Beyond the Scope of the Article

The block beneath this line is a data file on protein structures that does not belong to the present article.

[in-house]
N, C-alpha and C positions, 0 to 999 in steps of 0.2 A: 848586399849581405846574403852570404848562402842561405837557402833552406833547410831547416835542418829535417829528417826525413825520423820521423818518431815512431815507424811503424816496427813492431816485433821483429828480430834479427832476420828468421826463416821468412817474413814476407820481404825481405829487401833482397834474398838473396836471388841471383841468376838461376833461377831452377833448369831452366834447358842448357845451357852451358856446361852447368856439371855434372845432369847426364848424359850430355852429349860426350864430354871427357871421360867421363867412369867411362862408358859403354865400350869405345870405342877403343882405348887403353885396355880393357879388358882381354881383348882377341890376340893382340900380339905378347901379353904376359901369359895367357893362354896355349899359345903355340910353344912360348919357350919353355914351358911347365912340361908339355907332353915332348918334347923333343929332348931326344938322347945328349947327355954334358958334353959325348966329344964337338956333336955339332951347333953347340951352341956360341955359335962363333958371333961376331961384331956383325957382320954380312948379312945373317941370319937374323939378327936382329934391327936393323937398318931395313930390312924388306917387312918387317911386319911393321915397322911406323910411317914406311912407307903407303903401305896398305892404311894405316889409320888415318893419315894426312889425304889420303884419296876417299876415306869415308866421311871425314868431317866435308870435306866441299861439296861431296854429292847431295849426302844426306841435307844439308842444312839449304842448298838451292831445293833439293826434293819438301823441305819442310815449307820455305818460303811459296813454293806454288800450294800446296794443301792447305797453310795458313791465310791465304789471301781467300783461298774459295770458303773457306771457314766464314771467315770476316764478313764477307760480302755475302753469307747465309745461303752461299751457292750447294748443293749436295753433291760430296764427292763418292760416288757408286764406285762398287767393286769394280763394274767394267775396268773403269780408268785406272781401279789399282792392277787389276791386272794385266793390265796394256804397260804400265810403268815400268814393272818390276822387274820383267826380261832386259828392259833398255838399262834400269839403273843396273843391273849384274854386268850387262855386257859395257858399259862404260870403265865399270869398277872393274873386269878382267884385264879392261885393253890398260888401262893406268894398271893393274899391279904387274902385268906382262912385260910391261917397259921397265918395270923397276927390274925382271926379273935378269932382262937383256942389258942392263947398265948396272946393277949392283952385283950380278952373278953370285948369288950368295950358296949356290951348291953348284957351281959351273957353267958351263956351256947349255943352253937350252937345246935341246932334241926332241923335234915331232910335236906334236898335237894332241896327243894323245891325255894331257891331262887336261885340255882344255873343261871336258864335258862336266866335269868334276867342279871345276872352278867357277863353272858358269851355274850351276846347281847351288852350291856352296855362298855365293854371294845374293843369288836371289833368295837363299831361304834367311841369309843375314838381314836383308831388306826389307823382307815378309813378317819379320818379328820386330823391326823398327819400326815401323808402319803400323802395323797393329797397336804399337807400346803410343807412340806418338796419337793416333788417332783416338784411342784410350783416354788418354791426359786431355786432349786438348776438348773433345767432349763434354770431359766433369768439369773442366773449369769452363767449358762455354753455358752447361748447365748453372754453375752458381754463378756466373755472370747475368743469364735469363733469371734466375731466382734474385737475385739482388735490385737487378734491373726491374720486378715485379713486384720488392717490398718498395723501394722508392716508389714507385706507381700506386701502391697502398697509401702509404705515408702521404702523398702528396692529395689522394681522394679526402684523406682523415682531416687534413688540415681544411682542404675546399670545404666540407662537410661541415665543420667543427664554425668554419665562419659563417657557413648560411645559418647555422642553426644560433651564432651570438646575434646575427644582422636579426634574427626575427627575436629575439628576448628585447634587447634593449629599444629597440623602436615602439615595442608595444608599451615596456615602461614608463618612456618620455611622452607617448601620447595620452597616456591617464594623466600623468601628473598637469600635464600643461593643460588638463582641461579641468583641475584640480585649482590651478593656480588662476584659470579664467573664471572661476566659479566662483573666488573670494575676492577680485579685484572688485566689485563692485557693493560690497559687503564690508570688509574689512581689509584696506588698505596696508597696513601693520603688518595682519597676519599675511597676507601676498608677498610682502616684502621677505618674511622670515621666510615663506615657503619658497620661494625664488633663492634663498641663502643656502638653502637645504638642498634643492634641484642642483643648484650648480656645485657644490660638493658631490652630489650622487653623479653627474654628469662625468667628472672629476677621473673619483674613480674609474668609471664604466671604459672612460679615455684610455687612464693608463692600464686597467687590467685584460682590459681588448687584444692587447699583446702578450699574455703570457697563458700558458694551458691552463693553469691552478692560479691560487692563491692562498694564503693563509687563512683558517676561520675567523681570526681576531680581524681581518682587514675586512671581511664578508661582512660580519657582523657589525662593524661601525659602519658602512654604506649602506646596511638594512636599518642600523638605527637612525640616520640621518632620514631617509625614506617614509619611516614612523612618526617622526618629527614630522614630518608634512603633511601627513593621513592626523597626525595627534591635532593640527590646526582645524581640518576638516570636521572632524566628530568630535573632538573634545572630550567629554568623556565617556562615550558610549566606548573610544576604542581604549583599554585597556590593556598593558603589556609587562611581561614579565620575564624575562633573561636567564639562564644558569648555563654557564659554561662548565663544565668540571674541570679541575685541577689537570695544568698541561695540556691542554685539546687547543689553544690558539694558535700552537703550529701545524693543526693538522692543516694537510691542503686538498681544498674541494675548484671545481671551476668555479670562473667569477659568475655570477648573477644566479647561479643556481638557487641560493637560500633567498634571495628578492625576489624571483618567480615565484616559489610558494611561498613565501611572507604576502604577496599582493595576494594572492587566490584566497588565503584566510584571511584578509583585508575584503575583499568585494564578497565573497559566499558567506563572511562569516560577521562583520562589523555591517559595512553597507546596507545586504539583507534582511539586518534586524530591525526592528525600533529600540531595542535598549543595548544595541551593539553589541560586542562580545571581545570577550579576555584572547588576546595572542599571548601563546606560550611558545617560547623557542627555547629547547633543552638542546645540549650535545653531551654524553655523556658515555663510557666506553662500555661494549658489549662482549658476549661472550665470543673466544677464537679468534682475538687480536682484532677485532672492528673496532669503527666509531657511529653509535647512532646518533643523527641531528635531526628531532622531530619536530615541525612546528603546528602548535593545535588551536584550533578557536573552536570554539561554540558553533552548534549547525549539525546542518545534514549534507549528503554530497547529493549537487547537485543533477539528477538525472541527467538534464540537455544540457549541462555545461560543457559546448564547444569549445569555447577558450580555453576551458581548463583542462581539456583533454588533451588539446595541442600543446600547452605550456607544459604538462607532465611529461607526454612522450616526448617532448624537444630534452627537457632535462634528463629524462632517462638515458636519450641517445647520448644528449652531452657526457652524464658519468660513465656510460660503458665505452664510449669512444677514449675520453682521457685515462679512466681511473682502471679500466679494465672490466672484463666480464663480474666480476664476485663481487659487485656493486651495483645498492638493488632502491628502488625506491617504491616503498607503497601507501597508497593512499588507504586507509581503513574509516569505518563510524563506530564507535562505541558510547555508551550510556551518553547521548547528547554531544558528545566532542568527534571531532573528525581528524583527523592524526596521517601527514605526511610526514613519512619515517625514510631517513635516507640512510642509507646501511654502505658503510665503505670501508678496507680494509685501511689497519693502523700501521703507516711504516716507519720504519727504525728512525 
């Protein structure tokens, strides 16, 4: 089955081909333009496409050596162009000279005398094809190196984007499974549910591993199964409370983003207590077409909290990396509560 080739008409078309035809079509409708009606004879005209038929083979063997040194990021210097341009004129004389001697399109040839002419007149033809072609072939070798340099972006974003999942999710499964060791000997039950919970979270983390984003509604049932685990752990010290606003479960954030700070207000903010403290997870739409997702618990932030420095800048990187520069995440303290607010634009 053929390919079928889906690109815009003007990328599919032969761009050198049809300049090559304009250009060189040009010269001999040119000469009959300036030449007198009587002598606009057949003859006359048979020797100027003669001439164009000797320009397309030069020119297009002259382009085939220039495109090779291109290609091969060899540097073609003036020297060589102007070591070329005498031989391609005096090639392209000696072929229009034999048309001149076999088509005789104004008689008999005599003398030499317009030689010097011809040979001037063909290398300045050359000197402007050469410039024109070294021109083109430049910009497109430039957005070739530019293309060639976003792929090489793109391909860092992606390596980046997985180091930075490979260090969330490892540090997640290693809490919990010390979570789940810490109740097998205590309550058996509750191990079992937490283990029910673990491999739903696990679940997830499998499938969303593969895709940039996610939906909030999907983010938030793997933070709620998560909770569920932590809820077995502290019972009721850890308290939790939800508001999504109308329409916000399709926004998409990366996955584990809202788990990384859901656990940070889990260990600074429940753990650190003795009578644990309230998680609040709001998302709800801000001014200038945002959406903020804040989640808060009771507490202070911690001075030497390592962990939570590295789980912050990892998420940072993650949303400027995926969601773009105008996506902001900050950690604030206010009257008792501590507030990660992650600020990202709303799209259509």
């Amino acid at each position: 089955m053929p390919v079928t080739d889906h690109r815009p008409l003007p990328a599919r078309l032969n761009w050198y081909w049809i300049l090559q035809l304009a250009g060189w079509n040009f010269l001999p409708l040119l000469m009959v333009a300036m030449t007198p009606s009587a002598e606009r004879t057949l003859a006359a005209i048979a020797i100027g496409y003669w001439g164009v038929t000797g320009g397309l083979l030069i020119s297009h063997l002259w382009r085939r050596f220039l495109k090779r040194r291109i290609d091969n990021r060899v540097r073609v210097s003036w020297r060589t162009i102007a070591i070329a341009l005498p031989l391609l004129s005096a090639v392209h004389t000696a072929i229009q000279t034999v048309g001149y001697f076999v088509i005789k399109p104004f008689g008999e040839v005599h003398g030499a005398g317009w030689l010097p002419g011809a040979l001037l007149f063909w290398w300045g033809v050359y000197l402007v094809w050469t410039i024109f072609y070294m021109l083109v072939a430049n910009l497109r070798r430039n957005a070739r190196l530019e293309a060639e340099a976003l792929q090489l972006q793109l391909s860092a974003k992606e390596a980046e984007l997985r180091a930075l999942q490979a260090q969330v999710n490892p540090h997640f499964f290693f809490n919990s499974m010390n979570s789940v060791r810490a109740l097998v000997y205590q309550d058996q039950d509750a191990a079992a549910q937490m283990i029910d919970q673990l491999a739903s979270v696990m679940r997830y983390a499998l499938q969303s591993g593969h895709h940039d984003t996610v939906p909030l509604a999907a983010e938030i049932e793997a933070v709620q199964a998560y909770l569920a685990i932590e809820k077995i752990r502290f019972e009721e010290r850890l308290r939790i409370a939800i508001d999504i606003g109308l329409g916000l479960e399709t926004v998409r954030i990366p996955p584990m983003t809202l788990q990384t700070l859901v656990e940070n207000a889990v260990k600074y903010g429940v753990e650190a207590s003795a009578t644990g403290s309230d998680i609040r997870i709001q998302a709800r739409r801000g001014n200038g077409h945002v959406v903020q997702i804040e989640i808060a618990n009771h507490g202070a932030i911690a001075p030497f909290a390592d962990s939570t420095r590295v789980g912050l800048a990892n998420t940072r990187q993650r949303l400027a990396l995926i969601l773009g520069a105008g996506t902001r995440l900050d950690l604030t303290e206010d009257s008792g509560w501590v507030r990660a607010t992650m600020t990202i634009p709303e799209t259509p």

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<ul><li><p>Beyond the Scope of the ArticleAuthor(s): Lynton K. CaldwellSource: Public Administration Review, Vol. 37, No. 1 (Jan. - Feb., 1977), pp. 125-126Published by: Wiley on behalf of the American Society for Public AdministrationStable URL: http://www.jstor.org/stable/974526 .Accessed: 14/06/2014 01:51</p><p>Your use of the JSTOR archive indicates your acceptance of the Terms &amp; Conditions of Use, available at .http://www.jstor.org/page/info/about/policies/terms.jsp</p><p> .JSTOR is a not-for-profit service that helps scholars, researchers, and students discover, use, and build upon a wide range ofcontent in a trusted digital archive. We use information technology and tools to increase productivity and facilitate new formsof scholarship. For more information about JSTOR, please contact support@jstor.org.</p><p> .</p><p>Wiley and American Society for Public Administration are collaborating with JSTOR to digitize, preserve andextend access to Public Administration Review.</p><p>http://www.jstor.org </p><p>This content downloaded from 62.122.73.34 on Sat, 14 Jun 2014 01:51:05 AMAll use subject to JSTOR Terms and Conditions</p><p>http://www.jstor.org/action/showPublisher?publisherCode=blackhttp://www.jstor.org/action/showPublisher?publisherCode=aspahttp://www.jstor.org/stable/974526?origin=JSTOR-pdfhttp://www.jstor.org/page/info/about/policies/terms.jsphttp://www.jstor.org/page/info/about/policies/terms.jsp</p></li><li><p>COMMUNICATIONS COMMUNICATIONS COMMUNICATIONS COMMUNICATIONS </p><p>Immigration and Naturalization Service. This was Richard J. Stillman's item on "The Bureaucracy Problem at DOJ." The author points up a number of areas needing atten- tion, and his suggested remedies have merit. Heavy work- loads at INS and DEA impair the effectiveness of these divisions. A recent news item states that the Center for National Security Studies urges the abolition of the agency as ineffective, referring to LEAA. If reducing crime is an aim of this division, its efforts have been for naught. </p><p>Why was DOJ allowed to drift into this mess? What have top management and management program staffs been doing all these years? Why hasn't attention from OMF and OPP been more effective in solving problems? Likewise, what have the Comptroller General and the Senate and House Judiciary Committees been doing in exercising oversight over DOJ? </p><p>Trying to remedy the situation at DOJ may be an exercise in futility, but the poor taxpayer deserves to have some action to shake up the structure. </p><p>Shifting to a happier vein, another article in PAR No. 4 by John A. Rohr entitled "The Study of Ethics in the P.A. Curriculum" examines conflicting interpretations of values and the administrator's role in analyzing of possible positions in order to make "the right choice." Courses in ethics, embracing so-called "situation ethics" problems appear to be a worthwhile addition to the P.A. curricu- lum. </p><p>Keep the good articles coming. </p><p>F. Louis Valla Long Beach, California </p><p>Immigration and Naturalization Service. This was Richard J. Stillman's item on "The Bureaucracy Problem at DOJ." The author points up a number of areas needing atten- tion, and his suggested remedies have merit. Heavy work- loads at INS and DEA impair the effectiveness of these divisions. A recent news item states that the Center for National Security Studies urges the abolition of the agency as ineffective, referring to LEAA. If reducing crime is an aim of this division, its efforts have been for naught. </p><p>Why was DOJ allowed to drift into this mess? What have top management and management program staffs been doing all these years? Why hasn't attention from OMF and OPP been more effective in solving problems? Likewise, what have the Comptroller General and the Senate and House Judiciary Committees been doing in exercising oversight over DOJ? </p><p>Trying to remedy the situation at DOJ may be an exercise in futility, but the poor taxpayer deserves to have some action to shake up the structure. </p><p>Shifting to a happier vein, another article in PAR No. 4 by John A. Rohr entitled "The Study of Ethics in the P.A. Curriculum" examines conflicting interpretations of values and the administrator's role in analyzing of possible positions in order to make "the right choice." Courses in ethics, embracing so-called "situation ethics" problems appear to be a worthwhile addition to the P.A. curricu- lum. </p><p>Keep the good articles coming. </p><p>F. Louis Valla Long Beach, California </p><p>Immigration and Naturalization Service. This was Richard J. Stillman's item on "The Bureaucracy Problem at DOJ." The author points up a number of areas needing atten- tion, and his suggested remedies have merit. Heavy work- loads at INS and DEA impair the effectiveness of these divisions. A recent news item states that the Center for National Security Studies urges the abolition of the agency as ineffective, referring to LEAA. If reducing crime is an aim of this division, its efforts have been for naught. </p><p>Why was DOJ allowed to drift into this mess? What have top management and management program staffs been doing all these years? Why hasn't attention from OMF and OPP been more effective in solving problems? Likewise, what have the Comptroller General and the Senate and House Judiciary Committees been doing in exercising oversight over DOJ? </p><p>Trying to remedy the situation at DOJ may be an exercise in futility, but the poor taxpayer deserves to have some action to shake up the structure. </p><p>Shifting to a happier vein, another article in PAR No. 4 by John A. Rohr entitled "The Study of Ethics in the P.A. Curriculum" examines conflicting interpretations of values and the administrator's role in analyzing of possible positions in order to make "the right choice." Courses in ethics, embracing so-called "situation ethics" problems appear to be a worthwhile addition to the P.A. curricu- lum. </p><p>Keep the good articles coming. </p><p>F. Louis Valla Long Beach, California </p><p>Immigration and Naturalization Service. This was Richard J. Stillman's item on "The Bureaucracy Problem at DOJ." The author points up a number of areas needing atten- tion, and his suggested remedies have merit. Heavy work- loads at INS and DEA impair the effectiveness of these divisions. A recent news item states that the Center for National Security Studies urges the abolition of the agency as ineffective, referring to LEAA. If reducing crime is an aim of this division, its efforts have been for naught. </p><p>Why was DOJ allowed to drift into this mess? What have top management and management program staffs been doing all these years? Why hasn't attention from OMF and OPP been more effective in solving problems? Likewise, what have the Comptroller General and the Senate and House Judiciary Committees been doing in exercising oversight over DOJ? </p><p>Trying to remedy the situation at DOJ may be an exercise in futility, but the poor taxpayer deserves to have some action to shake up the structure. </p><p>Shifting to a happier vein, another article in PAR No. 4 by John A. Rohr entitled "The Study of Ethics in the P.A. Curriculum" examines conflicting interpretations of values and the administrator's role in analyzing of possible positions in order to make "the right choice." Courses in ethics, embracing so-called "situation ethics" problems appear to be a worthwhile addition to the P.A. curricu- lum. </p><p>Keep the good articles coming. </p><p>F. Louis Valla Long Beach, California </p><p>Need for a Shift Toward Public Administration Leadership </p><p>Mr. Valla's questions about the U.S. Department of Justice are justified. More citizens should complain about the non-performance and misuse of taxpayer's money at that agency. He also correctly refers to the apparent prob- lems of "drift" and lack of effective oversight by the Judiciary Committees in Congress as well as by the Attorney General and his staff. As I pointed out in my article, much of this oversight problem stems from the weltanschauung of the lawyers who are in charge and who perceive that the problems in Justice should be handled on a case-by-case, crisis-by-crisis basis rather than from a policy-management-planning vantage point. DOJ requires a big shift away from legal oversight toward public admin- istration leadership. </p><p>Richard Stillman, II Professor of Public Administration </p><p>California State College, Bakersfield </p><p>Need for a Shift Toward Public Administration Leadership </p><p>Mr. Valla's questions about the U.S. Department of Justice are justified. More citizens should complain about the non-performance and misuse of taxpayer's money at that agency. He also correctly refers to the apparent prob- lems of "drift" and lack of effective oversight by the Judiciary Committees in Congress as well as by the Attorney General and his staff. As I pointed out in my article, much of this oversight problem stems from the weltanschauung of the lawyers who are in charge and who perceive that the problems in Justice should be handled on a case-by-case, crisis-by-crisis basis rather than from a policy-management-planning vantage point. DOJ requires a big shift away from legal oversight toward public admin- istration leadership. </p><p>Richard Stillman, II Professor of Public Administration </p><p>California State College, Bakersfield </p><p>Need for a Shift Toward Public Administration Leadership </p><p>Mr. Valla's questions about the U.S. Department of Justice are justified. More citizens should complain about the non-performance and misuse of taxpayer's money at that agency. He also correctly refers to the apparent prob- lems of "drift" and lack of effective oversight by the Judiciary Committees in Congress as well as by the Attorney General and his staff. As I pointed out in my article, much of this oversight problem stems from the weltanschauung of the lawyers who are in charge and who perceive that the problems in Justice should be handled on a case-by-case, crisis-by-crisis basis rather than from a policy-management-planning vantage point. DOJ requires a big shift away from legal oversight toward public admin- istration leadership. </p><p>Richard Stillman, II Professor of Public Administration </p><p>California State College, Bakersfield </p><p>Need for a Shift Toward Public Administration Leadership </p><p>Mr. Valla's questions about the U.S. Department of Justice are justified. More citizens should complain about the non-performance and misuse of taxpayer's money at that agency. He also correctly refers to the apparent prob- lems of "drift" and lack of effective oversight by the Judiciary Committees in Congress as well as by the Attorney General and his staff. As I pointed out in my article, much of this oversight problem stems from the weltanschauung of the lawyers who are in charge and who perceive that the problems in Justice should be handled on a case-by-case, crisis-by-crisis basis rather than from a policy-management-planning vantage point. DOJ requires a big shift away from legal oversight toward public admin- istration leadership. </p><p>Richard Stillman, II Professor of Public Administration </p><p>California State College, Bakersfield </p><p>Optimistic and Pessimistic Conclusions </p><p>To the Editor: </p><p>While appreciative of PAR's foresight in publishing an article with hindsight ("Novus Ordo Seclorum: The Heri- tage of American Public Administration"), certain con- </p><p>Optimistic and Pessimistic Conclusions </p><p>To the Editor: </p><p>While appreciative of PAR's foresight in publishing an article with hindsight ("Novus Ordo Seclorum: The Heri- tage of American Public Administration"), certain con- </p><p>Optimistic and Pessimistic Conclusions </p><p>To the Editor: </p><p>While appreciative of PAR's foresight in publishing an article with hindsight ("Novus Ordo Seclorum: The Heri- tage of American Public Administration"), certain con- </p><p>Optimistic and Pessimistic Conclusions </p><p>To the Editor: </p><p>While appreciative of PAR's foresight in publishing an article with hindsight ("Novus Ordo Seclorum: The Heri- tage of American Public Administration"), certain con- </p><p>clusions drawn by Lynton K. Caldwell seem, on the one hand, too optimistic, while on the other, implicit to the article, is an unwarranted pessimism. </p><p>Obscured in the analysis is the observation that while the founders were "not notably egalitarian ...," "equality has been a generally accepted value" (p. 483). It is more accurate to state that the founders were elitists by any current standard to the extent of restricting the vote to "electors" - generally white, male, protestant, prop- erty holders of a certain age. This effectively excluded females, small farmers, indentured whites, slaves, and Indians from exercising any sovereignty whatsoever. Thus the origins of the country are, to an extent, understated by Caldwell and unappreciated; generally, "undemo- cratic." </p><p>The author is clearly aware of this general problem area as evidenced by his specification of two serious "constitutional" issues which could not be anticipated. He concludes that as political franchise was extended, it did not adequately define "... the obligations of the citizen to society ..." (p. 486). This is too optimistic in that even as Caldwell articulates the second "closely related" challenge as "... the relationship between public and private power - primarily economic power" (p. 486), the complexities of the issue are glossed over. </p><p>The equivalence the founders drew between personal freedom and private property rights is an actual dilemma. Changed circumstances, including an increased conscious- ness of scarcity, have demonstrated that private property rights and human rights (including personal freedom) are not one and the same thing. It is clear that the unending pursuit of material wealth entails, to some noticeable degree, necessary denials of human rights in the interest of America's continued economic prosperity. A continu- ally violated right is, for example, freedom from natural pollution. In the case of some Americans and "citizens" of many other countries as well, the violations are of direct political rights such as freedom of speech or the right to vote. This raises doubts about one of America's traditional conceits "... we are acting for all mankind" (p. 477). </p><p>Since the author is undoubtedly aware of the dilemmas, even stated in the above terms, he is pessimistic in the reluctance to confront the tension between indi- vidual liberty and private property rights directly. Whether this is a pessimism about the acceptability of a view that has profoundly complicated overtones, the ability of PAR readers to process this type of analysis, or the avoidance of an issue so crucial to the future but so apparently intractable as to threaten the very viability of the "Novus Ordo Seclorum" is difficult to judge. </p><p>Geoff Gallas University of Southern California </p><p>clusions drawn by Lynton K. Caldwell seem, on the one hand, too optimistic, while on the other, implicit to the article, is an unwarranted pessimism. </p><p>Obscured in the analysis is the observation that while the founders were "not notably egalitarian ...," "equality has been a generally accepted value" (p. 483). It is more accurate to state that t...</p></li></ul>